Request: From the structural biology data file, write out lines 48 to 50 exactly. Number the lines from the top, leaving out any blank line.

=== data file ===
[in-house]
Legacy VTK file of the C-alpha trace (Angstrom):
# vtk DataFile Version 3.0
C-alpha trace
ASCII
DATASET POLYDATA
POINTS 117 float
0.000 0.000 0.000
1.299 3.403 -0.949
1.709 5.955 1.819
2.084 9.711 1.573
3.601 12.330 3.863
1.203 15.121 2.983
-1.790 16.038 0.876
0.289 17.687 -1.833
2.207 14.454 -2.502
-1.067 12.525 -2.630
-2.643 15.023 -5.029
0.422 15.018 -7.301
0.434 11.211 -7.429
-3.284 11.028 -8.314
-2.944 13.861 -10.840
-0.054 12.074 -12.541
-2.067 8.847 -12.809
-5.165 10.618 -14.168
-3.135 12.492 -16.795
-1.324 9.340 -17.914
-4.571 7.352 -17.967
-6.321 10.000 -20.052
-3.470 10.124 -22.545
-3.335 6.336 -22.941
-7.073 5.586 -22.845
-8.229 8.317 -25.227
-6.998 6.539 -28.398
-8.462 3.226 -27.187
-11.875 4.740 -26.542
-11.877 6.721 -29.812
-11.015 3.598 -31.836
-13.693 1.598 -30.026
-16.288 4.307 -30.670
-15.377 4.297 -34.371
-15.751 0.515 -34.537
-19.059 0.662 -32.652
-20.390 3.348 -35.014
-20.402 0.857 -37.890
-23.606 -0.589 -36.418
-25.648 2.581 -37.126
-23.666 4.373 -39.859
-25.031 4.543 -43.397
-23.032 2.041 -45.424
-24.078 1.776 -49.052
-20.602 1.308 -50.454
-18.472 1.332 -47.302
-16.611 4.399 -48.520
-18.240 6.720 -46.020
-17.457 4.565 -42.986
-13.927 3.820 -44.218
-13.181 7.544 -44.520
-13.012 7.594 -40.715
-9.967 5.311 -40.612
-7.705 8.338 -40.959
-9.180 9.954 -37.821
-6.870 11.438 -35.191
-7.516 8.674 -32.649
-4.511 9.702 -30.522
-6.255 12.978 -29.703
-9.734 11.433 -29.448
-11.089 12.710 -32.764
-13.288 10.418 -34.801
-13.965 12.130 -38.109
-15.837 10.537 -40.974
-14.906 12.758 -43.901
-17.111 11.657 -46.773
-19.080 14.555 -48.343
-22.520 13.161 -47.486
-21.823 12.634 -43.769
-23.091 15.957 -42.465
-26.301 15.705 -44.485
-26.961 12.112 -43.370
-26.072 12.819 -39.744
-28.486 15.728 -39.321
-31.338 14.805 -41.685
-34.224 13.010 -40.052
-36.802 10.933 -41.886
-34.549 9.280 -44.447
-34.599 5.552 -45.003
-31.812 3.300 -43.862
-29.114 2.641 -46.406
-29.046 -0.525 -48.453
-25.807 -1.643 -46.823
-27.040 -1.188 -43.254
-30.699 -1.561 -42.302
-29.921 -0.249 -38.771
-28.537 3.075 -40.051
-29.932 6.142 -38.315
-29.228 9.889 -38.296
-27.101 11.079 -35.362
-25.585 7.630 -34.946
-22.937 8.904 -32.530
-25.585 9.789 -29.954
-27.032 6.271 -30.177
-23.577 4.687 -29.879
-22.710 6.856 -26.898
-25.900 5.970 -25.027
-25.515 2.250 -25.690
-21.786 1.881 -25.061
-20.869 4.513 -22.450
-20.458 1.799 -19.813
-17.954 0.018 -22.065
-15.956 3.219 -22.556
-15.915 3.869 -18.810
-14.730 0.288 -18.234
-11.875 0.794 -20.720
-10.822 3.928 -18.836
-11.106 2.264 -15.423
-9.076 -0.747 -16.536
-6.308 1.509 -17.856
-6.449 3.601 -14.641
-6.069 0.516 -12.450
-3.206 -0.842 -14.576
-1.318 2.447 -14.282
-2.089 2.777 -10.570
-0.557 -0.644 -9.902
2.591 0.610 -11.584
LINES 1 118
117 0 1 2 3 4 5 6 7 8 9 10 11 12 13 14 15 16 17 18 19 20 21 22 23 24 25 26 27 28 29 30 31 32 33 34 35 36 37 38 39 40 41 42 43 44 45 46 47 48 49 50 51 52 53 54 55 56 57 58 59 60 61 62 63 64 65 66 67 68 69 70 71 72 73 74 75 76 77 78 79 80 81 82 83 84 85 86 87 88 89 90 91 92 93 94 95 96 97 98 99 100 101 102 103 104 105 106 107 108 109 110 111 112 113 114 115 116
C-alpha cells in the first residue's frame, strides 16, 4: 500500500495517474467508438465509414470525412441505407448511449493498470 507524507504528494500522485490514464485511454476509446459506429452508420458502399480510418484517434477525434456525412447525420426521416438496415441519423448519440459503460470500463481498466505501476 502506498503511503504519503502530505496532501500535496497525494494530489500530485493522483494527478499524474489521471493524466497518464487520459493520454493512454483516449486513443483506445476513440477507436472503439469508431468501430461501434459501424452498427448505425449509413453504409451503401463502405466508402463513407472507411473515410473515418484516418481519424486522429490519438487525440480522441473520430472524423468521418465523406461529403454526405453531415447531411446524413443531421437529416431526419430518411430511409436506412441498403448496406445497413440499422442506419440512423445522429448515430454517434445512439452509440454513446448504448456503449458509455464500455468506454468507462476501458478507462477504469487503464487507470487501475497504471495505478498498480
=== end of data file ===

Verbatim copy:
-23.666 4.373 -39.859
-25.031 4.543 -43.397
-23.032 2.041 -45.424